It’s A Bird! It’s A Plane! It’s A… Space Jellyfish?
Researchers have observed a cosmic phenomenon that bears striking resemblance to a jellyfish using the Murchison Widefield Array.
When PhD candidate Torrance Hodgson from the Curtin University node of the International Centre for Radio Astronomy Research (ICRAR) observed a cluster of galaxies known as Abell 2877, he wasn’t expecting to see a jellyfish.
Part of an Australian-Italian team using the Murchison Widefield Array (MWA) radio telescope to observe the galaxy cluster, Hodgson said, “We looked at the data, and as we turned down the frequency, we saw a ghostly jellyfish-like structure begin to emerge.”
The team observed the cluster for 12 hours at five radio frequencies between 87.5 MHz and 215.5 MHz. While looking at the data, they found that a jellyfish-shaped structure emerged at regular FM frequencies, but disappeared unusually quickly at 200 MHz.
“No other extragalactic emission like this has been observed to disappear anywhere near so rapidly,” said Hodgson.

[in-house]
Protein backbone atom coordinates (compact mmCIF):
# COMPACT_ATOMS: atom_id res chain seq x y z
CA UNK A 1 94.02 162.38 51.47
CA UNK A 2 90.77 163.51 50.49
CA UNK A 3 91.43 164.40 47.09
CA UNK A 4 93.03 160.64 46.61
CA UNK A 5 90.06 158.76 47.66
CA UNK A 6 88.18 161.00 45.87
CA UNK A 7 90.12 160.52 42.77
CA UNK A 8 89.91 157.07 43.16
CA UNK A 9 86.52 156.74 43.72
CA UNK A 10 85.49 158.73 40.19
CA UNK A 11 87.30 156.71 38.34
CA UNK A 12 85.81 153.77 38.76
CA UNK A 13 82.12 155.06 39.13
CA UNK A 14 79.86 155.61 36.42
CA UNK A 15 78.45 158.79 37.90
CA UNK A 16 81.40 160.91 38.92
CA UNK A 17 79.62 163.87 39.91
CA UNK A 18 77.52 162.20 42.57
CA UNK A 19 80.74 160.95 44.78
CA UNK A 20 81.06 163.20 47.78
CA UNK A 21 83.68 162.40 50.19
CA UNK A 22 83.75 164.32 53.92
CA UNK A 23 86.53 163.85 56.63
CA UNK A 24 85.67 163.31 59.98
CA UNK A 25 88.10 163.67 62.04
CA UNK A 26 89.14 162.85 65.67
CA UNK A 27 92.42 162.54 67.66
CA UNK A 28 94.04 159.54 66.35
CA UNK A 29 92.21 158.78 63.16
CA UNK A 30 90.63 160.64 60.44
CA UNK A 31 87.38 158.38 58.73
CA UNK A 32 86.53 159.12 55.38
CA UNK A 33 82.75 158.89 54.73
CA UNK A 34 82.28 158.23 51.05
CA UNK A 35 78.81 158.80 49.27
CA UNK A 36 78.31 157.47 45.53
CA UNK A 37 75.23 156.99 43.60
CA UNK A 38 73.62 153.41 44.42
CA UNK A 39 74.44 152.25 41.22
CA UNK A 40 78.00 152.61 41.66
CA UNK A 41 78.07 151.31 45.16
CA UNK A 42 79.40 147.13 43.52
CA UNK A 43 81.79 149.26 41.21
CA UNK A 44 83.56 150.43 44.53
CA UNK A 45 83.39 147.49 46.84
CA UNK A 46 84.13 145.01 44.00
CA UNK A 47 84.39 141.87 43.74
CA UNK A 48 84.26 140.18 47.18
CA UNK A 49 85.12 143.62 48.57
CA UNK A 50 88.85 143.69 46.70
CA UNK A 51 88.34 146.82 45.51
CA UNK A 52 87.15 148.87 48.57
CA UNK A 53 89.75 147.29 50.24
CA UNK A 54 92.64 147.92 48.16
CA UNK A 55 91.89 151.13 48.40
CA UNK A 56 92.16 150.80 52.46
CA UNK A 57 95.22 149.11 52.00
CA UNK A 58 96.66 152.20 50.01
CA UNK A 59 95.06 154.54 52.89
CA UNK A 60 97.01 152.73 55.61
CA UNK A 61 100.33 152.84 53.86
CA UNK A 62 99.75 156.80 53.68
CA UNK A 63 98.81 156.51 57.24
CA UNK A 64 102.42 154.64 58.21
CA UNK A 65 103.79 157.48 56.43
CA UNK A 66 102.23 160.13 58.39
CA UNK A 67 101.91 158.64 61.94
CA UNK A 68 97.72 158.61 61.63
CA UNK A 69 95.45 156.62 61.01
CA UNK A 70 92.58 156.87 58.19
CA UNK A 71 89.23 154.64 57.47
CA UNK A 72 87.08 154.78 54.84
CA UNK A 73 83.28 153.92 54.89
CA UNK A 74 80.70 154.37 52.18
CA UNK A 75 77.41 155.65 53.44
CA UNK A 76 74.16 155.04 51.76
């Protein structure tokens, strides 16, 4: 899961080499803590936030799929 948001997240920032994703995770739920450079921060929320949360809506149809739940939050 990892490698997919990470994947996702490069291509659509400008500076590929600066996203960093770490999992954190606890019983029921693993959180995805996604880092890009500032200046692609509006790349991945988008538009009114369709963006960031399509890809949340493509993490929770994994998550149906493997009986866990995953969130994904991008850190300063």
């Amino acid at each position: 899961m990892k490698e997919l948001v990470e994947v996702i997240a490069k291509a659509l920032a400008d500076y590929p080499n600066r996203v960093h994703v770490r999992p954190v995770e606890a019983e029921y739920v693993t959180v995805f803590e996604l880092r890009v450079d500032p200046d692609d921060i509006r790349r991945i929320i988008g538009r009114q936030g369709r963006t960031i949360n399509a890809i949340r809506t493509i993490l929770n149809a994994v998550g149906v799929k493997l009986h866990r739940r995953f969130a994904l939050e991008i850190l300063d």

To understand this steep spectrum, the team had to undertake some cosmic archaeology - the building of a history of a cosmic phenomena from the physical evidence that remains today (very separate from space archaeology which is a humanities-based exploration of space).
“Our working theory is that around 2 billion years ago, a handful of supermassive black holes from multiple galaxies spewed out powerful jets of plasma. This plasma faded, went quiet, and lay dormant.
“Then quite recently, two things happened—the plasma started mixing at the same time as very gentle shock waves passed through the system.
“This has briefly reignited the plasma, lighting up the jellyfish and its tentacles for us to see,” said Hodgson.
The Murchison Widefield Array
The MWA, located in outback Western Australia at the Murchison Radio-astronomy observatory, is a precursor to the Square Kilometre Array (SKA), Australia’s first mega-science project.
Hodgson’s supervisor and co-author, Professor Johnston-Hollitt, said, “The SKA will be thousands of times more sensitive and have much better resolution than the MWA, so there may be many other mysterious radio jellyfish waiting to be discovered once it’s operational.
“Discoveries like the jellyfish only hint at what’s to come, it’s an exciting time for anyone seeking answers to fundamental questions about the cosmos,” she continued.
Located on the land of the Wajarri Yamatji peoples, the traditional owners, the MWA received a million-dollar grant last year to fund upgrades to continue its use in research, such as the GLEAM survey.
We acknowledge the Wajarri Yamatji peoples as the traditional owners of the Murchison Radio-astronomy Observatory site.
Read the paper, now available from The Astrophysical Journal